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View Full Version : Schools are Prisons (All parents should watch this)



jackovesk
10th January 2012, 18:40
Jan 8, 2012


http://www.youtube.com/watch?v=_8RulhBVzbk&feature=player_embedded

baddbob
10th January 2012, 19:18
http://www.youtube.com/watch?v=ogmtAQlp9HI&feature=player_embedded

Lettherebelight
10th January 2012, 19:49
I would love to watch it, but I can't see the link on my iPad...do you have another link?

My spiritual master said that modern schools are slaughterhouses because they teach nothing of the science of self realisation.

marique3652
10th January 2012, 20:10
This is an awesome video. It made me think about an article I just read about the trend in schools to label children as hyperactive and then urge the parents to medicate their children with Ritalin. That is so wrong in so many instances and on so many layers. I am going to post the article in a minute. It is called Ritalin Kills and it is a real eye opener, and definitely relates well with the trouble with education and this video.

alienHunter
10th January 2012, 20:12
That's what parents are for...to gently introduce their children to a greater reality.

sunnyrap
10th January 2012, 20:29
I researched who wrote our textbooks when my son was in the 5th grade (8 yrs ago, now) because his 'social studies' textbook so blatantly advocated a one-world-market it triggered a red flag in me. I learned that the PhD in Education-author was a frequent lecturer also on the payroll of the Department of Defense. This of course triggered more personal research and led to my discovery of Bill and Kerry and more. Ever after I staunchly defended my son when he didn't want to do ridiculous, mind-numbing homework or read meme-saturated literature. I challenged all teachers to prove the wisdom/efficacy of their curriculums (most moaned it was teach this drivel or be fired--many were actually aware of the issues but felt powerless to ffight it). So... I advised my son to never believe something just because it was in print, or vomited out the mouth of a so-called 'expert'. I further advised him to do just enough to flow through the system untagged while discounting anything he 'learned' until he could verify it with his own experience or independent research. We managed to get him through school with a B average even so. I think I raised a very healthy independent thinker...

BlueGem
10th January 2012, 20:50
I'm not really aware of the education system in the US, but I will look into it a bit now. That video was pretty shocking to me, how wrong things were on multiple levels...

Rantaak
10th January 2012, 21:36
Having undergone the terrors of the education system in America, I can say with certainty that the allegations in this video are right on the mark. The narrator adapts a fairly dreary tone, which is appropriate for the fate of the majority. I will say, however, that I am thankful for having undergone this system as it has forced me in many ways to observe the problems and the traps of mind that pervade the world as a whole. I was beaten, ostracized, marginalized, humiliated, threatened, conspired against, laughed at, and thus unsuccessfully indoctrinated. Having survived this system with my individuality and dignity intact, I feel that I am much better off than many of my former peers. Academically, this wasn't very difficult as I always knew what the teachers wanted from me, though I was incredibly miserable throughout the entire process. Though I say that many of these things "happened to me," I now understand that I chose to undergo those circumstances knowing that I would come out of it the way that I did. I mean, here we all are. Fellow Avalonians are generally intelligent, well-educated (real education, not sequentialized conformist education), and energetically pure. We should be thankful for the gifts our lives have given us in relation to our understanding of the world and where we stand in relation to it.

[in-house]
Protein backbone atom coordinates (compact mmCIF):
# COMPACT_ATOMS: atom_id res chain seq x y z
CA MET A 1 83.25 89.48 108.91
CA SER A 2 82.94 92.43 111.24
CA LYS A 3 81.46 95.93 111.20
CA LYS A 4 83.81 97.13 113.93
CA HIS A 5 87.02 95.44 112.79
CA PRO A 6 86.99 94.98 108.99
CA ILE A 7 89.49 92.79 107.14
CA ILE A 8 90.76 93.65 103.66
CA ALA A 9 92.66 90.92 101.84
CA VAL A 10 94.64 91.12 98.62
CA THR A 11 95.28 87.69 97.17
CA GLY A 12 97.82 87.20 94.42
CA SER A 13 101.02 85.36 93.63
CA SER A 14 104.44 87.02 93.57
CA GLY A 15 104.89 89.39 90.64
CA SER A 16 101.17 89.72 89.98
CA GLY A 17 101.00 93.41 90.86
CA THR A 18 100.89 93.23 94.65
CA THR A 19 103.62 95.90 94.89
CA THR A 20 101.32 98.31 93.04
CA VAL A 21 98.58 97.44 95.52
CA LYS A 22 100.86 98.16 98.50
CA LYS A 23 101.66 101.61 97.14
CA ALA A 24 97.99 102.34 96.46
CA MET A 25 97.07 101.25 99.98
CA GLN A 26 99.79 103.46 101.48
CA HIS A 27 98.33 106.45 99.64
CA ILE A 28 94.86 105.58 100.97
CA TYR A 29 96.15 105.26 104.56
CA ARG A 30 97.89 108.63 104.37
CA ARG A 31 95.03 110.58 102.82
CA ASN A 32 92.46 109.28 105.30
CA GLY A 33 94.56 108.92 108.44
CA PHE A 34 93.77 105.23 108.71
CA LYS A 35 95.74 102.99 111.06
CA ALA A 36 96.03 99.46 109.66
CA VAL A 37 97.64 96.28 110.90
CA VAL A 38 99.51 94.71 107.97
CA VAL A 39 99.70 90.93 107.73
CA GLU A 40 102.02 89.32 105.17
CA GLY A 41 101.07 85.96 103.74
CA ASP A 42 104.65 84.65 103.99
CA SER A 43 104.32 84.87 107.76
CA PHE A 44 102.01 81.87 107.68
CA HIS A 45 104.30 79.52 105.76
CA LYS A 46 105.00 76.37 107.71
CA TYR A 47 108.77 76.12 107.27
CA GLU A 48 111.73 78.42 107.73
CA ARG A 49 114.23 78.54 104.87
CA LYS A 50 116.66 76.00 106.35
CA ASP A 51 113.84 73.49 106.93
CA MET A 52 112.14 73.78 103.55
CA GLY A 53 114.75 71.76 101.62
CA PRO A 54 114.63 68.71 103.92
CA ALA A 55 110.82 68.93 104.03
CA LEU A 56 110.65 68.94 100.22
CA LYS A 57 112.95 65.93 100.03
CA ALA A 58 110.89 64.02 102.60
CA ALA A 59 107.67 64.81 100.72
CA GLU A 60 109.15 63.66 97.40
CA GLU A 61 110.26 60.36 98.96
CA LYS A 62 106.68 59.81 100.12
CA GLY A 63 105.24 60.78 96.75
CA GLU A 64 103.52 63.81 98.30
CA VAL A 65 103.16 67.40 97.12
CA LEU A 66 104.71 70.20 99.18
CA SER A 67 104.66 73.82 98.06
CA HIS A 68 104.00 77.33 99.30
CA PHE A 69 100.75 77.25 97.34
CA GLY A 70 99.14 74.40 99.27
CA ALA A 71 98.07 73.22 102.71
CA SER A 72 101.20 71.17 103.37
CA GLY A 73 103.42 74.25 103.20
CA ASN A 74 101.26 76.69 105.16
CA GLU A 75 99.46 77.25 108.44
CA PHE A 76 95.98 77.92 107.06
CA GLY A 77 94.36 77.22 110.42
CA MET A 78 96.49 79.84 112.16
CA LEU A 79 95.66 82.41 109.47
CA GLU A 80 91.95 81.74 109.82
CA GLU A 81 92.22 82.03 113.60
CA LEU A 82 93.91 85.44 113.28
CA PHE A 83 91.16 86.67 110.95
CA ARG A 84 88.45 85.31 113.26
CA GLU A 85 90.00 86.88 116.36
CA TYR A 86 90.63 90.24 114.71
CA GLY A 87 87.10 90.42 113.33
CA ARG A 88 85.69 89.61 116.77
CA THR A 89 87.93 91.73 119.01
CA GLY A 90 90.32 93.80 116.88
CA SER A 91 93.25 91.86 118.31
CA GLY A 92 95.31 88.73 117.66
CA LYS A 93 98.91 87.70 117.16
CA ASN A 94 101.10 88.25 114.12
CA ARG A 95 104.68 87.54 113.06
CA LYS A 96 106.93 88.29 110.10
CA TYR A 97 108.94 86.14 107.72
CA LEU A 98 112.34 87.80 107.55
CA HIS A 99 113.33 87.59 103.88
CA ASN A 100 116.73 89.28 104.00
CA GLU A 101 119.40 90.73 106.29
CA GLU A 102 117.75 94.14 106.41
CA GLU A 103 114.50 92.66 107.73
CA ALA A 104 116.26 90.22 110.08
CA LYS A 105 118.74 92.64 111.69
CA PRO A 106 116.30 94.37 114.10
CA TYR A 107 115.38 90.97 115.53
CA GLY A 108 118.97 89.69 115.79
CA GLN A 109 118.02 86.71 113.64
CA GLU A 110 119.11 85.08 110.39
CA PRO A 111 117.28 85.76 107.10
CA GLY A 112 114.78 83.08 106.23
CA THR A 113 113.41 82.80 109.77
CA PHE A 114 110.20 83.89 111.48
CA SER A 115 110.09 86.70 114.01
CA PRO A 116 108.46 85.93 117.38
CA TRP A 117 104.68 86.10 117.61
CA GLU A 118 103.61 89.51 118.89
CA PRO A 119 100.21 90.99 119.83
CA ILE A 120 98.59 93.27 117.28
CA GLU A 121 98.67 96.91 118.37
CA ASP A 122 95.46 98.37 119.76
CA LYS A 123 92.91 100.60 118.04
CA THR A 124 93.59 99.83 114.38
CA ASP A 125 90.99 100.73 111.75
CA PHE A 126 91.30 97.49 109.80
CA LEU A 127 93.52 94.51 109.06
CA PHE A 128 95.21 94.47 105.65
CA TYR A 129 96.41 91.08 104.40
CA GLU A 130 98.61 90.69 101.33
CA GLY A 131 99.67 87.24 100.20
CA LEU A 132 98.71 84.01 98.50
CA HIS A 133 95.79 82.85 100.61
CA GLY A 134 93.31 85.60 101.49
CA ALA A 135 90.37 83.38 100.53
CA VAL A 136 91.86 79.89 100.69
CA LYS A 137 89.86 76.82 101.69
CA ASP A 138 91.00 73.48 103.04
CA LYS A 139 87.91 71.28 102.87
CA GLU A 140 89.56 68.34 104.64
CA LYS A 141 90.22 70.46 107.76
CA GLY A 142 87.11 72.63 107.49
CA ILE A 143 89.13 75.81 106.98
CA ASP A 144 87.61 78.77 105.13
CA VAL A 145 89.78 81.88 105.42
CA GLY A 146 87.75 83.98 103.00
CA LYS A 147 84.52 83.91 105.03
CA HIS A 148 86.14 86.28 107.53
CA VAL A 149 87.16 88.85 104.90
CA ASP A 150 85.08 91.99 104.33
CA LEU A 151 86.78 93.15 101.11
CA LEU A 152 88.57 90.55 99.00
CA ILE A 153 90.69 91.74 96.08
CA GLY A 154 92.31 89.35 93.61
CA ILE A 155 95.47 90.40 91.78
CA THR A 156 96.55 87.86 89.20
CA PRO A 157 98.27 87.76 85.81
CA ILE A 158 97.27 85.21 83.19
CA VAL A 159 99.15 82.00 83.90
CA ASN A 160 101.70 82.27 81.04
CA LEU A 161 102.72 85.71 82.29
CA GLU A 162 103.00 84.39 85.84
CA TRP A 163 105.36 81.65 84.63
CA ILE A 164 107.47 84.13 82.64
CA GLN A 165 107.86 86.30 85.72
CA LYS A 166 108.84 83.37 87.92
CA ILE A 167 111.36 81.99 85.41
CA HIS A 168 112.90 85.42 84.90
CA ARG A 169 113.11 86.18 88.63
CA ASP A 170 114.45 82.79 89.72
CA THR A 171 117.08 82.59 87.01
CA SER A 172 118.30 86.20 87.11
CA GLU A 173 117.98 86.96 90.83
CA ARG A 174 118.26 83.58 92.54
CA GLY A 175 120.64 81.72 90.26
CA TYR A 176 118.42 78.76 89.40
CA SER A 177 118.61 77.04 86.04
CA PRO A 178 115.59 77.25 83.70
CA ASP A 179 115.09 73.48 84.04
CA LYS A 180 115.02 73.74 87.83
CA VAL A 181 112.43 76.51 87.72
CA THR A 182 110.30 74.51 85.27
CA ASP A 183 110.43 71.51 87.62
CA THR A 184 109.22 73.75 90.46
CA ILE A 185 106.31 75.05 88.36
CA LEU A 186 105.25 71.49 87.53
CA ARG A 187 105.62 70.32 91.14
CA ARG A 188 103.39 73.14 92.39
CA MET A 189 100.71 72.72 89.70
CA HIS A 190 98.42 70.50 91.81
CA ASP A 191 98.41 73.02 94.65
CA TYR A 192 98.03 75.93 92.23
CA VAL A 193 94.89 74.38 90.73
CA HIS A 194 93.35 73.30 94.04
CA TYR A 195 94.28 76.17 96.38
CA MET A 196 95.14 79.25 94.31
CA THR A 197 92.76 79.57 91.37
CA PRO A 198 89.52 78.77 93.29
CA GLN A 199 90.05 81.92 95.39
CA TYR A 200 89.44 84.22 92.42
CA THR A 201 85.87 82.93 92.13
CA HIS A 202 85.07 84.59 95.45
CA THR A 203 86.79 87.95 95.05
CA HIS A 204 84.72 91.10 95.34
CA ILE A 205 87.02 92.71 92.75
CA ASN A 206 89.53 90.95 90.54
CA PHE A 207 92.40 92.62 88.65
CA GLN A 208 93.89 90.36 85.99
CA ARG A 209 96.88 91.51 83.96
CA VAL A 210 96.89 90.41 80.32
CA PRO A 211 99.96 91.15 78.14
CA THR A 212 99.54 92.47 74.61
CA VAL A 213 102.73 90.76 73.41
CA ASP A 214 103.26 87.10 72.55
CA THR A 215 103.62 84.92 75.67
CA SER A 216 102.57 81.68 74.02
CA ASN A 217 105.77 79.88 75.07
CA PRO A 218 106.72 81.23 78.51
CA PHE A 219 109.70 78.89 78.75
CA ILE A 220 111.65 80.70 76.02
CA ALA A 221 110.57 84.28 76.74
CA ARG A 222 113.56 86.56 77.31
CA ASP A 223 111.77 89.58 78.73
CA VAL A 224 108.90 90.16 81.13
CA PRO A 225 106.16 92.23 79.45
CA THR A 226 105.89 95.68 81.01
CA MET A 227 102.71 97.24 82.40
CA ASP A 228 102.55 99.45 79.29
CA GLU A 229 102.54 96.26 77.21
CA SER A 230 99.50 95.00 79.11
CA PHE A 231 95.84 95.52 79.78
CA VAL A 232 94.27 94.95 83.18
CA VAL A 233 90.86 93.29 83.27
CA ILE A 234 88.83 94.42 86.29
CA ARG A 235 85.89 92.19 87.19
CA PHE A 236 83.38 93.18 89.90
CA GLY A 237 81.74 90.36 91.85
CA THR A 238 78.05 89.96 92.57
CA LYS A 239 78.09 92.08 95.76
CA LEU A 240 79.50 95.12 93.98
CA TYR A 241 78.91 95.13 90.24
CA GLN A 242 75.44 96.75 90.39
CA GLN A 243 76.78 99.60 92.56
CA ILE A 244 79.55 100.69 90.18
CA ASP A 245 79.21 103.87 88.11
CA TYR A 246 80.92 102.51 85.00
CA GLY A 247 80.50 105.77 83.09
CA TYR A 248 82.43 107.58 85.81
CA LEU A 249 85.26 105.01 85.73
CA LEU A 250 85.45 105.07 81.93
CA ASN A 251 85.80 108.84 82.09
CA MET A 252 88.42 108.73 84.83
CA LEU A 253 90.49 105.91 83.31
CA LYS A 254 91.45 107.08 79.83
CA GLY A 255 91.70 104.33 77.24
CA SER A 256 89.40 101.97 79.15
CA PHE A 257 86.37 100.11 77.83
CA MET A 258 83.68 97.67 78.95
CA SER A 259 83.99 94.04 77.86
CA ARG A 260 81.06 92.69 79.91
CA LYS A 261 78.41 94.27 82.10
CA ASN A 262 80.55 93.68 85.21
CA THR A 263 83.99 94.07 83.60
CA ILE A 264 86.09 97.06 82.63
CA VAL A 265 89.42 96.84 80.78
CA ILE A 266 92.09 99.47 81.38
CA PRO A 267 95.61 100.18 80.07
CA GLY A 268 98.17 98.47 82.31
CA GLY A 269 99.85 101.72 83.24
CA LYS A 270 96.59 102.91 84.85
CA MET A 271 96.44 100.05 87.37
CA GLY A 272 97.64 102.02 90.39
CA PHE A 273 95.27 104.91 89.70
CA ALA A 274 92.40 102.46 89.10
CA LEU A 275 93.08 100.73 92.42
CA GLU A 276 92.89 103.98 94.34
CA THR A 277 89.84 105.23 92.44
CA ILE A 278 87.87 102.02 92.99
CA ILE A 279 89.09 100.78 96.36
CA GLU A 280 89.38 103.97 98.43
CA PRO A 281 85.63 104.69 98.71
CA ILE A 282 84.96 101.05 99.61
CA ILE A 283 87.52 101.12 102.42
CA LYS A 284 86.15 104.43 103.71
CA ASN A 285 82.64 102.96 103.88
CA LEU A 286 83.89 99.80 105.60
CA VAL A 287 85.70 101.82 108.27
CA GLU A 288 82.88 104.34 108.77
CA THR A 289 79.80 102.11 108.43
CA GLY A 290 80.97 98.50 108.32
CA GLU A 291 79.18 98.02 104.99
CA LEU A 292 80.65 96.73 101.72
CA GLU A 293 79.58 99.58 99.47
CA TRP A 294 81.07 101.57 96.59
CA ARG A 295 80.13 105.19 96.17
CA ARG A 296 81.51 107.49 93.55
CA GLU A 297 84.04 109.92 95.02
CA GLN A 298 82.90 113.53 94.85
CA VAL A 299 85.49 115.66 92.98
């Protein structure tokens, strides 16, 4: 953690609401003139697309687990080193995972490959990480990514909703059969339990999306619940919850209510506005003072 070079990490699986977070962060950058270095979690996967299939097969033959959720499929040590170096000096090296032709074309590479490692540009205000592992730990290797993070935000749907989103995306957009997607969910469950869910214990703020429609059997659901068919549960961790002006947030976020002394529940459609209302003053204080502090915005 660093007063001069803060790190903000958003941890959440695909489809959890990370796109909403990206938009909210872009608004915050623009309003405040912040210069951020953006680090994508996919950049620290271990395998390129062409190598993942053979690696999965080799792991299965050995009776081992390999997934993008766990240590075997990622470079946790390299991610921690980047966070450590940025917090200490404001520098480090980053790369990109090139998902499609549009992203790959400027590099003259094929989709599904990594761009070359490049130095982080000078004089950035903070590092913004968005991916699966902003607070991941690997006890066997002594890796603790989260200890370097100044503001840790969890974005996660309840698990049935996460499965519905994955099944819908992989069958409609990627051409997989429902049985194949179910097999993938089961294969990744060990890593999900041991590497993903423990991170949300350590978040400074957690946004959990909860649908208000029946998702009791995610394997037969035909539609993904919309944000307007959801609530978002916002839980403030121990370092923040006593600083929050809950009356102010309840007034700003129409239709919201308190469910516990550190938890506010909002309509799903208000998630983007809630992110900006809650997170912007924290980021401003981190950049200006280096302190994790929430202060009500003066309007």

Personally, I kind of avoided a moderate portion of this by dropping out of the education system when I was 16. However, by combined pressure of my parents as well as the internal drive to learn more about a specific area of science (additionally acquiring the college-life "experience"), I got my G.E.D (high-school diploma equivalent) and went straight to college, where I got a 4-year degree in only two years. Now I have a piece of paper that says I'm a scientist of Game Development, as well as a wealth of mathematical, logical, and informational theoretic knowledge that I have integrated into my psyche and thus my understanding of daily life. Most people won't have the privilege of being able to pull this off, as a very large sum of money was required to allow me to do this without becoming encumbered by a single dollar of debt. Which brings me to another subject that I will touch on briefly.